As the first bike-share program in the state of New York, DecoBike’s partnership with the City of Long Beach offers riders safe travel on the beautiful Long Beach Boardwalk as well as on an array of designated bike lanes on local roads.  Always keeping environmental and physical safety in mind, DecoBike used the July 4th launch of their bike-sharing program to offer riders free safety helmets.  “DecoBike has been inspired by a genuine love for our planet to create opportunities for individuals to pursue alternative means of transportation that enhance personal health and reduce the carbon footprint,” said Ricardo Pierdant, President of DECOBIKE.  “We are excited about our efforts in Long Beach, NY as we know we are providing a unique opportunity for those who visit the city to live like the locals, even for a day.”

Staffed by a knowledgeable and experienced team of Long Beach locals, DecoBike offers riders a true Long Beach experience.  “As a life-long Long Beach resident, I feel fortunate to live and work in such a beautiful part of the world.  Some of my fondest memories are of my riding my bike through town with my mom or my friends.  I am excited to be working with a company that will offer this experience to the hundreds of thousands of individuals who visit our city each year,” said Richard Chimienti, Manager of DecoBike, Long Beach.   In a challenging economic time, DecoBike has used its local-mindedness to put Long Beach locals to work.  “It’s important for DecoBike to become a contributing member of the Long Beach community.  This City has given so much to us and we are fortunate to be able to give back in a unique way now.  Having the opportunity to hire so many young people from Long Beach as part of the DecoBike team allows us to invest not only in our residents, but also demonstrate the benefits of a healthy lifestyle to our guests as well,” said Pierdant.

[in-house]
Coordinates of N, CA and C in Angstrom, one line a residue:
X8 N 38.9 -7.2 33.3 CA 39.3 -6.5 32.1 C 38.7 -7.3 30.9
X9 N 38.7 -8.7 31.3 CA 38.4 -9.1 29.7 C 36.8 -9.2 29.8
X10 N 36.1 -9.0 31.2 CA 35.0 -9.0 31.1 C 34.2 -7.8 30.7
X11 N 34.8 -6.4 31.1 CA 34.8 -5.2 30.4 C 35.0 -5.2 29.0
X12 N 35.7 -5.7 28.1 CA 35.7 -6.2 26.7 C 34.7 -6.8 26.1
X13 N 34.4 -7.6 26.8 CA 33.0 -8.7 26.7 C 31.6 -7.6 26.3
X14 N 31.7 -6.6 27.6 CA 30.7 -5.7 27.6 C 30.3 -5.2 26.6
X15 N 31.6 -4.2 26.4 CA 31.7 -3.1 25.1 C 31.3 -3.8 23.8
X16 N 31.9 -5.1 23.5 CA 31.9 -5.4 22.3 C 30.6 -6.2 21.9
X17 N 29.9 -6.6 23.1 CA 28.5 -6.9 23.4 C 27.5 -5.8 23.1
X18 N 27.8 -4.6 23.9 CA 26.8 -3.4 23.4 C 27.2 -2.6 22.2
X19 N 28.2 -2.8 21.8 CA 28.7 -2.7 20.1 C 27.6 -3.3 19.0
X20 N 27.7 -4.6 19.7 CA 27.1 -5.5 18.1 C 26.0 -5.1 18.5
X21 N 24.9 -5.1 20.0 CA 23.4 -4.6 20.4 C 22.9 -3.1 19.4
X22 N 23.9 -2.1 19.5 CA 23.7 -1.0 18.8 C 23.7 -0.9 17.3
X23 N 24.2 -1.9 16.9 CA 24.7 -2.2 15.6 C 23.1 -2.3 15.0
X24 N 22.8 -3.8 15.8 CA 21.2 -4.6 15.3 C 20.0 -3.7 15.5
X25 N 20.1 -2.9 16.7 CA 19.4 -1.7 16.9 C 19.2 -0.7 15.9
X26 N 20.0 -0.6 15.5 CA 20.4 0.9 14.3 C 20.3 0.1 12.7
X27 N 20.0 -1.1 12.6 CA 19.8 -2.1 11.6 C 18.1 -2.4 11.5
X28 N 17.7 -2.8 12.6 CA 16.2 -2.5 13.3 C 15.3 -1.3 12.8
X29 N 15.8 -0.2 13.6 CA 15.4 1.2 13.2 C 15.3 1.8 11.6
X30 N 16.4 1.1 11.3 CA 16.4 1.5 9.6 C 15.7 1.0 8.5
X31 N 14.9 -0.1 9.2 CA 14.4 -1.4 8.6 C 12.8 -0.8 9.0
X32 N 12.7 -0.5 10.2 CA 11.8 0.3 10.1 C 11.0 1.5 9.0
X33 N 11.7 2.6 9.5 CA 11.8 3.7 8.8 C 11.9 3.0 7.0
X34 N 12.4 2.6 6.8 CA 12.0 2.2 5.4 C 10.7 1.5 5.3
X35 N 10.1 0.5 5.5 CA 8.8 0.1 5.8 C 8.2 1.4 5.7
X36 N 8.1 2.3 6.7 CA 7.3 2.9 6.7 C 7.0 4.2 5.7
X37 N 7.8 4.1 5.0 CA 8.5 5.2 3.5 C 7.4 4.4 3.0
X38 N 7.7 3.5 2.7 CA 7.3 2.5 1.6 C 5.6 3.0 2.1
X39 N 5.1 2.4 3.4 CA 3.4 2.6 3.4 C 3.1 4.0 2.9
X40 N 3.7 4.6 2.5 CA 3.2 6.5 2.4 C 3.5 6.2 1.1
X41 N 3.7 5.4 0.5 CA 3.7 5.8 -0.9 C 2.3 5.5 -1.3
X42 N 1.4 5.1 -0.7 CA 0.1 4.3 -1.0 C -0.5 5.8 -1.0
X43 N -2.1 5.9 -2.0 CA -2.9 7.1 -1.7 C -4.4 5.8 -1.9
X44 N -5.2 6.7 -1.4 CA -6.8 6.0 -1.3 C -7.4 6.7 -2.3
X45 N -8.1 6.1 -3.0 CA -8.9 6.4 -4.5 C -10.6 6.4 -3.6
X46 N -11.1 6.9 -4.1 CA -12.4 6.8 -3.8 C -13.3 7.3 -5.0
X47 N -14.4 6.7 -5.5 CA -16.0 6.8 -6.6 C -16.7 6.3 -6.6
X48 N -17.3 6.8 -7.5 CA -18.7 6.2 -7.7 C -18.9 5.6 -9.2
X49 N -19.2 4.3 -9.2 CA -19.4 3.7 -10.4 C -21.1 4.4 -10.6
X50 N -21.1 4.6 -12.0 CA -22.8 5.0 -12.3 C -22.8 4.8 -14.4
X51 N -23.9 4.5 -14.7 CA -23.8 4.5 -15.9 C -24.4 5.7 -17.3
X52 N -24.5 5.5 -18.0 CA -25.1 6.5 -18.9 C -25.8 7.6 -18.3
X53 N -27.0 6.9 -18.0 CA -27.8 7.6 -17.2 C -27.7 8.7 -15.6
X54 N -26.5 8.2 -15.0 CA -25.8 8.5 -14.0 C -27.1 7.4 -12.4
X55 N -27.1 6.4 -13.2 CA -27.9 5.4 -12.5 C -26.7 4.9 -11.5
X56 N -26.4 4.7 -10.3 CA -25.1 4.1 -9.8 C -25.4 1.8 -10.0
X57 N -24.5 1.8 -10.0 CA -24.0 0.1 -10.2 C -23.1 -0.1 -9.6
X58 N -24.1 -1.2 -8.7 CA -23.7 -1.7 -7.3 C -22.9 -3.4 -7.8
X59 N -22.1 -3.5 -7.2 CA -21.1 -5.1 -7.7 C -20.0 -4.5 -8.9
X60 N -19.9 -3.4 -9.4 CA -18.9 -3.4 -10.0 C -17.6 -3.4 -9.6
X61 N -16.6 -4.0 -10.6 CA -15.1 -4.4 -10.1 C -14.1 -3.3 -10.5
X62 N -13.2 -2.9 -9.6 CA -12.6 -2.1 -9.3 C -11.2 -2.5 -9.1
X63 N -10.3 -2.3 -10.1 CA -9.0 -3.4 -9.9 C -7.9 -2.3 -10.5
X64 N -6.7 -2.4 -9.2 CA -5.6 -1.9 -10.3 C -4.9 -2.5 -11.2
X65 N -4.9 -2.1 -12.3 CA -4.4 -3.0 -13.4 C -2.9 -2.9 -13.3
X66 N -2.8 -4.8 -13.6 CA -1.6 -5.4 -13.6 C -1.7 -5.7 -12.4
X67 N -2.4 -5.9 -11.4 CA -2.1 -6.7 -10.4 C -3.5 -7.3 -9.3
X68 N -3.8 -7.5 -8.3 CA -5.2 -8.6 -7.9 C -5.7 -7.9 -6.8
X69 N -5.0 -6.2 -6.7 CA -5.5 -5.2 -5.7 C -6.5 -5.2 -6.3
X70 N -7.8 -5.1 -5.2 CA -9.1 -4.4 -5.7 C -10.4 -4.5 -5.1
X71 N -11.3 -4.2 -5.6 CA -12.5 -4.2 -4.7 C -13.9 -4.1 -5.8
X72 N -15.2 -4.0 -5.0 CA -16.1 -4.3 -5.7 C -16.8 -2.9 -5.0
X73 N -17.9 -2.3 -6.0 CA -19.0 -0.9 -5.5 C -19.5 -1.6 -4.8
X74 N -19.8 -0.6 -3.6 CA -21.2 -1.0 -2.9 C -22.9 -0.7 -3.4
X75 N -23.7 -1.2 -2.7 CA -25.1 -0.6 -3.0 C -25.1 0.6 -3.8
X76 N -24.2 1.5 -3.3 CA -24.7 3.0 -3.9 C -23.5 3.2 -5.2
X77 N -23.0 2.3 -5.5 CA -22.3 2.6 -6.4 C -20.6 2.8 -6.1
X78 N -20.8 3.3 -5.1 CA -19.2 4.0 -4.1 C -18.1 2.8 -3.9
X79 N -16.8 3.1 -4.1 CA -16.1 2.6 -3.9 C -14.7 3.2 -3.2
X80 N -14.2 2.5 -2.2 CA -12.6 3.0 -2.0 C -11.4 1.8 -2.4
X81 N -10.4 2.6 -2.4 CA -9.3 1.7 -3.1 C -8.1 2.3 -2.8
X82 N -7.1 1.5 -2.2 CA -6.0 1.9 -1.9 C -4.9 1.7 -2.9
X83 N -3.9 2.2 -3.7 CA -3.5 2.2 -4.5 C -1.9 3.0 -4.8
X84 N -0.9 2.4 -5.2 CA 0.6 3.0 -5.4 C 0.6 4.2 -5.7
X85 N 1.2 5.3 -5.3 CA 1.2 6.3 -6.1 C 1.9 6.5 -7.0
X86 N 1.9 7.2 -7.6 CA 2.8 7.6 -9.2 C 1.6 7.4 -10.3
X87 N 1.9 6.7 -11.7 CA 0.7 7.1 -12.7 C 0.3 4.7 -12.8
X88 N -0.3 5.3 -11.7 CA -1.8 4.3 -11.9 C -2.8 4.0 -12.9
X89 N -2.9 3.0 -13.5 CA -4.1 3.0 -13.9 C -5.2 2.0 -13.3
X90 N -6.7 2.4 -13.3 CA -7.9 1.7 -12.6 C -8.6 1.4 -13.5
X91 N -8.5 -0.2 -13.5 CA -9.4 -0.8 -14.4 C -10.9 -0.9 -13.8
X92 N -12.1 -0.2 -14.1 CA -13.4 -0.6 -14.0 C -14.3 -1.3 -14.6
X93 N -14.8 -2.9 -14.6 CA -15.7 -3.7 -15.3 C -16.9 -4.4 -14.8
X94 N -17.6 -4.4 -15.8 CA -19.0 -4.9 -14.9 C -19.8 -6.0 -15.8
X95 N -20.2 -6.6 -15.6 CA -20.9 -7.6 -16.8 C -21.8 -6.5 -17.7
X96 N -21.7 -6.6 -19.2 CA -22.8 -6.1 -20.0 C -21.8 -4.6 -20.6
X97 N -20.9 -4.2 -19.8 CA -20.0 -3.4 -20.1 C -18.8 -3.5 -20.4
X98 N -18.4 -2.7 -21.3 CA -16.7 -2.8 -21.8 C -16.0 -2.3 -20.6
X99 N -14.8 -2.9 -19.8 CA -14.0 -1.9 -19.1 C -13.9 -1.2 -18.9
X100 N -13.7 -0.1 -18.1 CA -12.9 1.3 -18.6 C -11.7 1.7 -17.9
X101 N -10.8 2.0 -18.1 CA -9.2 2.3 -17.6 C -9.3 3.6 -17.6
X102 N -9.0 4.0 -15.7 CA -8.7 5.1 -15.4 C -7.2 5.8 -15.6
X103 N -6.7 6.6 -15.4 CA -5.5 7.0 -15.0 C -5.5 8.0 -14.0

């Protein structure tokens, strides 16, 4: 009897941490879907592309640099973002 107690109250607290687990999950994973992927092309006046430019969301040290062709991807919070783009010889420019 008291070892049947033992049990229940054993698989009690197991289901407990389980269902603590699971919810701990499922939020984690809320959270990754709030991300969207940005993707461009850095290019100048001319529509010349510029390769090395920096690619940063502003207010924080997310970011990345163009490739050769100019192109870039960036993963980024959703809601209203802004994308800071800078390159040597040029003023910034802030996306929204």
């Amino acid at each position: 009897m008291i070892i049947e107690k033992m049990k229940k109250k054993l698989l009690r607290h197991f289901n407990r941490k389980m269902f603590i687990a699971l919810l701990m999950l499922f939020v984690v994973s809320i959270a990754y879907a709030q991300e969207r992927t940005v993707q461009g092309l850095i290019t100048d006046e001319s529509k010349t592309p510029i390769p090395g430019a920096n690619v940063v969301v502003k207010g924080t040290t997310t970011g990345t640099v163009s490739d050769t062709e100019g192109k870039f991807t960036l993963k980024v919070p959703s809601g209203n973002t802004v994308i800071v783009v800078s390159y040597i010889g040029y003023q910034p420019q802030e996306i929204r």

The forecast is heating up.  Why not head to the beach and enjoy the Long Beach experience like a local – on a DecoBike.

ABOUT DECOBIKE,LLC